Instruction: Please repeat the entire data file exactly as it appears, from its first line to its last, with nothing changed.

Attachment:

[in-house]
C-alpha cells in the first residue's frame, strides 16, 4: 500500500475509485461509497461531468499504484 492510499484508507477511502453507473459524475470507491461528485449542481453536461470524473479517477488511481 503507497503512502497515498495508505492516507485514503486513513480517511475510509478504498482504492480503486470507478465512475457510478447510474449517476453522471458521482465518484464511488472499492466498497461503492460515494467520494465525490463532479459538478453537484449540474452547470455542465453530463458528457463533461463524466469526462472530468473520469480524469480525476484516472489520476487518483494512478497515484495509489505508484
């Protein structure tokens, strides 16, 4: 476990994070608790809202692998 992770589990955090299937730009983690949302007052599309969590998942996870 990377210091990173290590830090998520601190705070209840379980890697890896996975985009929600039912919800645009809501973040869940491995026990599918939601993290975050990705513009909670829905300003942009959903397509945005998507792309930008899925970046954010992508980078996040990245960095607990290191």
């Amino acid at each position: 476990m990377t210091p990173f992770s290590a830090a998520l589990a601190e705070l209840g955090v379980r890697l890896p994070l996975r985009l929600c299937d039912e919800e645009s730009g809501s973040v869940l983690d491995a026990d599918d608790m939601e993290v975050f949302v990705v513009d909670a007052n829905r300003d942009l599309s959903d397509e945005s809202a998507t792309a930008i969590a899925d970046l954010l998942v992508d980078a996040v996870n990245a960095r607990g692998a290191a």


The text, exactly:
[in-house]
C-alpha cells in the first residue's frame, strides 16, 4: 500500500475509485461509497461531468499504484 492510499484508507477511502453507473459524475470507491461528485449542481453536461470524473479517477488511481 503507497503512502497515498495508505492516507485514503486513513480517511475510509478504498482504492480503486470507478465512475457510478447510474449517476453522471458521482465518484464511488472499492466498497461503492460515494467520494465525490463532479459538478453537484449540474452547470455542465453530463458528457463533461463524466469526462472530468473520469480524469480525476484516472489520476487518483494512478497515484495509489505508484
């Protein structure tokens, strides 16, 4: 476990994070608790809202692998 992770589990955090299937730009983690949302007052599309969590998942996870 990377210091990173290590830090998520601190705070209840379980890697890896996975985009929600039912919800645009809501973040869940491995026990599918939601993290975050990705513009909670829905300003942009959903397509945005998507792309930008899925970046954010992508980078996040990245960095607990290191």
């Amino acid at each position: 476990m990377t210091p990173f992770s290590a830090a998520l589990a601190e705070l209840g955090v379980r890697l890896p994070l996975r985009l929600c299937d039912e919800e645009s730009g809501s973040v869940l983690d491995a026990d599918d608790m939601e993290v975050f949302v990705v513009d909670a007052n829905r300003d942009l599309s959903d397509e945005s809202a998507t792309a930008i969590a899925d970046l954010l998942v992508d980078a996040v996870n990245a960095r607990g692998a290191a």